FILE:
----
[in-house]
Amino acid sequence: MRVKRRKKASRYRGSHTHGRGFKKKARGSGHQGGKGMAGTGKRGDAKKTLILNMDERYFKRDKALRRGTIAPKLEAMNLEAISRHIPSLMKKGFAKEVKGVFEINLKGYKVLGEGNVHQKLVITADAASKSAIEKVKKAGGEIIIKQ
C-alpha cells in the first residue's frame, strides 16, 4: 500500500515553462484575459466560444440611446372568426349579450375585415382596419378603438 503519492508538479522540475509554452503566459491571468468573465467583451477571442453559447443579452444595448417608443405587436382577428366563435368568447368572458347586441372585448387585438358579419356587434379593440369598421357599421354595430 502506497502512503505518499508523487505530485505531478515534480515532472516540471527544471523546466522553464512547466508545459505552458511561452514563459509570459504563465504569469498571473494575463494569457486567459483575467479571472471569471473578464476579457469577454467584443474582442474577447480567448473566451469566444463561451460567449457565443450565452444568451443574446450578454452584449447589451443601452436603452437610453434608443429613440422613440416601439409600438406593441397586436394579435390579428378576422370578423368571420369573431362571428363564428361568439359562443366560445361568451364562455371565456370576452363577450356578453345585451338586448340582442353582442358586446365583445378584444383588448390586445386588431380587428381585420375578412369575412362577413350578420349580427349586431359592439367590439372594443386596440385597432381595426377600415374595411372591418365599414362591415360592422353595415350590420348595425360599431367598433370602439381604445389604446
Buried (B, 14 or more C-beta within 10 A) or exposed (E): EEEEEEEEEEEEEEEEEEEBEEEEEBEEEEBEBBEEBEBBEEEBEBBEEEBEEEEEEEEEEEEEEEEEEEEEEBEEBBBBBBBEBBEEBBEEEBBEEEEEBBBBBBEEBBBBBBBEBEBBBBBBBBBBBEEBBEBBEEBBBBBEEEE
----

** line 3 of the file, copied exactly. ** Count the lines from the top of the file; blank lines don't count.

C-alpha cells in the first residue's frame, strides 16, 4: 500500500515553462484575459466560444440611446372568426349579450375585415382596419378603438 503519492508538479522540475509554452503566459491571468468573465467583451477571442453559447443579452444595448417608443405587436382577428366563435368568447368572458347586441372585448387585438358579419356587434379593440369598421357599421354595430 502506497502512503505518499508523487505530485505531478515534480515532472516540471527544471523546466522553464512547466508545459505552458511561452514563459509570459504563465504569469498571473494575463494569457486567459483575467479571472471569471473578464476579457469577454467584443474582442474577447480567448473566451469566444463561451460567449457565443450565452444568451443574446450578454452584449447589451443601452436603452437610453434608443429613440422613440416601439409600438406593441397586436394579435390579428378576422370578423368571420369573431362571428363564428361568439359562443366560445361568451364562455371565456370576452363577450356578453345585451338586448340582442353582442358586446365583445378584444383588448390586445386588431380587428381585420375578412369575412362577413350578420349580427349586431359592439367590439372594443386596440385597432381595426377600415374595411372591418365599414362591415360592422353595415350590420348595425360599431367598433370602439381604445389604446